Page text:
14. Galassi E, Gaist G, Giuliani G, Pozzati E. Arachnoid cysts of the middle cranial fossa : experience with 77 cases treated surgically. Acta Neurochir Suppl (Wien) 1988;42:201–204. [PubMed]
15. Gan YC, Connolly MB, Steinbok P. Epilepsy associated with a cerebellar arachnoid cyst : seizure control following fenestration of the cyst. Childs Nerv Syst. 2008;24:125–134. [PubMed]
16. Garcia-Bach M, Isamat F, Vila F. Intracranial arachnoid cysts in adults. Acta Neurochir Suppl (Wien) 1988;42:205–209. [PubMed]
17. Geissinger JD, Kohler WC, Robinson BW, Davis FM. Arachnoid cysts of the middle cranial fossa : surgical considerations. Surg Neurol. 1978;10:27–33. [PubMed]
18. Grossman ML. Early child development in the context of mothering experiences. Child Psychiatry Hum Dev. 1975;5:216–223. [PubMed]
19. Harsh GR, 4th, Edwards MS, Wilson CB. Intracranial arachnoid cysts in children. J Neurosurg. 1986;64:835–842. [PubMed]
20. Helland CA, Wester K. A population-based study of intracranial arachnoid cysts : clinical and neuroimaging outcomes following surgical cyst decompression in children. J Neurosurg. 2006;105:385–390. [PubMed]
21. Helland CA, Wester K. A population based study of intracranial arachnoid cysts : clinical and neuroimaging outcomes following surgical cyst decompression in adults. J Neurol Neurosurg Psychiatry. 2007;78:1129–1135. [PMC free article] [PubMed]
22. Hund-Georgiadis M, Yves Von Cramon D, Kruggel F, Preul C. Do quiescent arachnoid cysts alter CNS functional organization? : A fMRI and morphometric study. Neurology. 2002;59:1935–1939. [PubMed]
23. Kandenwein JA, Richter HP, Börm W. Surgical therapy of symptomatic arachnoid cysts - an outcome analysis. Acta Neurochir (Wien) 2004;146:1317–1322. discussion 1322. [PubMed]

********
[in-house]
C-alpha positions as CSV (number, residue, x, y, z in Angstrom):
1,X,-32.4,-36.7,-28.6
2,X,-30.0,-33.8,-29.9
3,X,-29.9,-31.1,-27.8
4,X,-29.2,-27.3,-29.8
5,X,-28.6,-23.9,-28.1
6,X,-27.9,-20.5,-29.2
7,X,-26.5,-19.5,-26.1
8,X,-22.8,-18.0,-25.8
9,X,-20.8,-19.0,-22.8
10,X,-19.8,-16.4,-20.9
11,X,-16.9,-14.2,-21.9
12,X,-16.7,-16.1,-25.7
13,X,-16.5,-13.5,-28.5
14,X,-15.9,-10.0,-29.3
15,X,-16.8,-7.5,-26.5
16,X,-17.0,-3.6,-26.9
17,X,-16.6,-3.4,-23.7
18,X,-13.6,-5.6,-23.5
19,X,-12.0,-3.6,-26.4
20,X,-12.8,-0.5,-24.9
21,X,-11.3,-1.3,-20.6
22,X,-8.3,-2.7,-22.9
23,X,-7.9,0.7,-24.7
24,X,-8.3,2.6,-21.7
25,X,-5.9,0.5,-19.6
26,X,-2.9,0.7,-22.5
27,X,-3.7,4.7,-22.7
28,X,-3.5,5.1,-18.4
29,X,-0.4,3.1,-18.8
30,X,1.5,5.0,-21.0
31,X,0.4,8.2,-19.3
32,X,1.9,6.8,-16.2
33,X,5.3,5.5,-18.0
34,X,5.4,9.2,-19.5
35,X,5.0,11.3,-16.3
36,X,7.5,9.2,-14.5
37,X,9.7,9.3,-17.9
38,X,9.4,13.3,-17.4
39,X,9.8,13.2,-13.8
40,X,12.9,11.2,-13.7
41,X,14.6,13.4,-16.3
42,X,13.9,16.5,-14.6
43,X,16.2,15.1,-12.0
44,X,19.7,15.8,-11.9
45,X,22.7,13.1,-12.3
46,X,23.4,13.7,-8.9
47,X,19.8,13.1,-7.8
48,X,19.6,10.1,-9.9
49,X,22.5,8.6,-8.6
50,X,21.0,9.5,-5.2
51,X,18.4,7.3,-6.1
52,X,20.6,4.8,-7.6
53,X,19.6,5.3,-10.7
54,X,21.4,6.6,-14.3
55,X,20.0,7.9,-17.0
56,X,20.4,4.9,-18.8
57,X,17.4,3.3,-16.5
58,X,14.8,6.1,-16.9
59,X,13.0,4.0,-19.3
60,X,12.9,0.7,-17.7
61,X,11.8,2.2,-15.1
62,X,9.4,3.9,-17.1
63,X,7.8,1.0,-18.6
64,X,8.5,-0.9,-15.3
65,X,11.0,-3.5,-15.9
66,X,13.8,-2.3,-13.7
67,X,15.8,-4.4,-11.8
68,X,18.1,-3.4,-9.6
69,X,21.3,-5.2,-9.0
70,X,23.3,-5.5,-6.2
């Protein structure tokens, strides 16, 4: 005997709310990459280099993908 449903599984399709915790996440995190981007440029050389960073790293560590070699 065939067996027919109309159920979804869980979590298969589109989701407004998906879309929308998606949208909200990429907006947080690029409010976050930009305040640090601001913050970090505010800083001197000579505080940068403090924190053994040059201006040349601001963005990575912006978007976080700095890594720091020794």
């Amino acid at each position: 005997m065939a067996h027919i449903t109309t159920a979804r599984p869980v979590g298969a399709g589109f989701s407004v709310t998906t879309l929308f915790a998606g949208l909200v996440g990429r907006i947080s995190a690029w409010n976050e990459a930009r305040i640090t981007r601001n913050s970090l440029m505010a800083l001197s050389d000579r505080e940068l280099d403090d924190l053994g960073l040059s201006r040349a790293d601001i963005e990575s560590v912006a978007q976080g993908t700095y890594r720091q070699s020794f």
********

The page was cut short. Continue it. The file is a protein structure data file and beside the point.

24. Karabatsou K, Hayhurst C, Buxton N, O'Brien DF, Mallucci CL. Endoscopic management of arachnoid cysts : an advancing technique. J Neurosurg. 2007;106:455–462. [PubMed]
25. Kobayashi E, Bonilha L, Li LM, Cendes F. Temporal lobe hypogenesis associated with arachnoid cyst in patients with epilepsy. Arq Neuropsiquiatr. 2003;61:327–329. [PubMed]
26. Kumagai M, Sakai N, Yamada H, Shinoda J, Nakashima T, Iwama T, et al. Postnatal development and enlargement of primary middle cranial fossa arachnoid cyst recognized on repeat CT scans. Childs Nerv Syst. 1986;2:211–215. [PubMed]
27. Kushen MC, Frim D. Placement of subdural electrode grids for seizure focus localization in patients with a large arachnoid cyst. Technical note. Neurosurg Focus. 2007;22:E5. [PubMed]
28. Levy ML, Wang M, Aryan HE, Yoo K, Meltzer H. Microsurgical keyhole approach for middle fossa arachnoid cyst fenestration. Neurosurgery. 2003;53:1138–1144. discussion 1144-1145. [PubMed]
29. Locatelli D, Bonfanti N, Sfogliarini R, Gajno TM, Pezzotta S. Arachnoid cysts : diagnosis and treatment. Childs Nerv Syst. 1987;3:121–124. [PubMed]
30. Lodrini S, Lasio G, Fornari M, Miglivacca F. Treatment of supratentorial primary arachnoid cysts. Acta Neurochir (Wien) 1985;76:105–110. [PubMed]
31. Marinov M, Undjian S, Wetzka P. An evaluation of the surgical treatment of intracranial arachnoid cysts in children. Childs Nerv Syst. 1989;5:177–183. [PubMed]
32. McBride LA, Winston KR, Freeman JE. Cystoventricular shunting of intracranial arachnoid cysts. Pediatr Neurosurg. 2003;39:323–329. [PubMed]
33. Morioka T, Kawamura T, Fukui K, Nishio S, Sasaki T. [Temporal lobe epilepsy associated with cystic lesion in the temporal lobe and middle cranial fossa] No To Shinkei. 2003;55:511–516. [PubMed]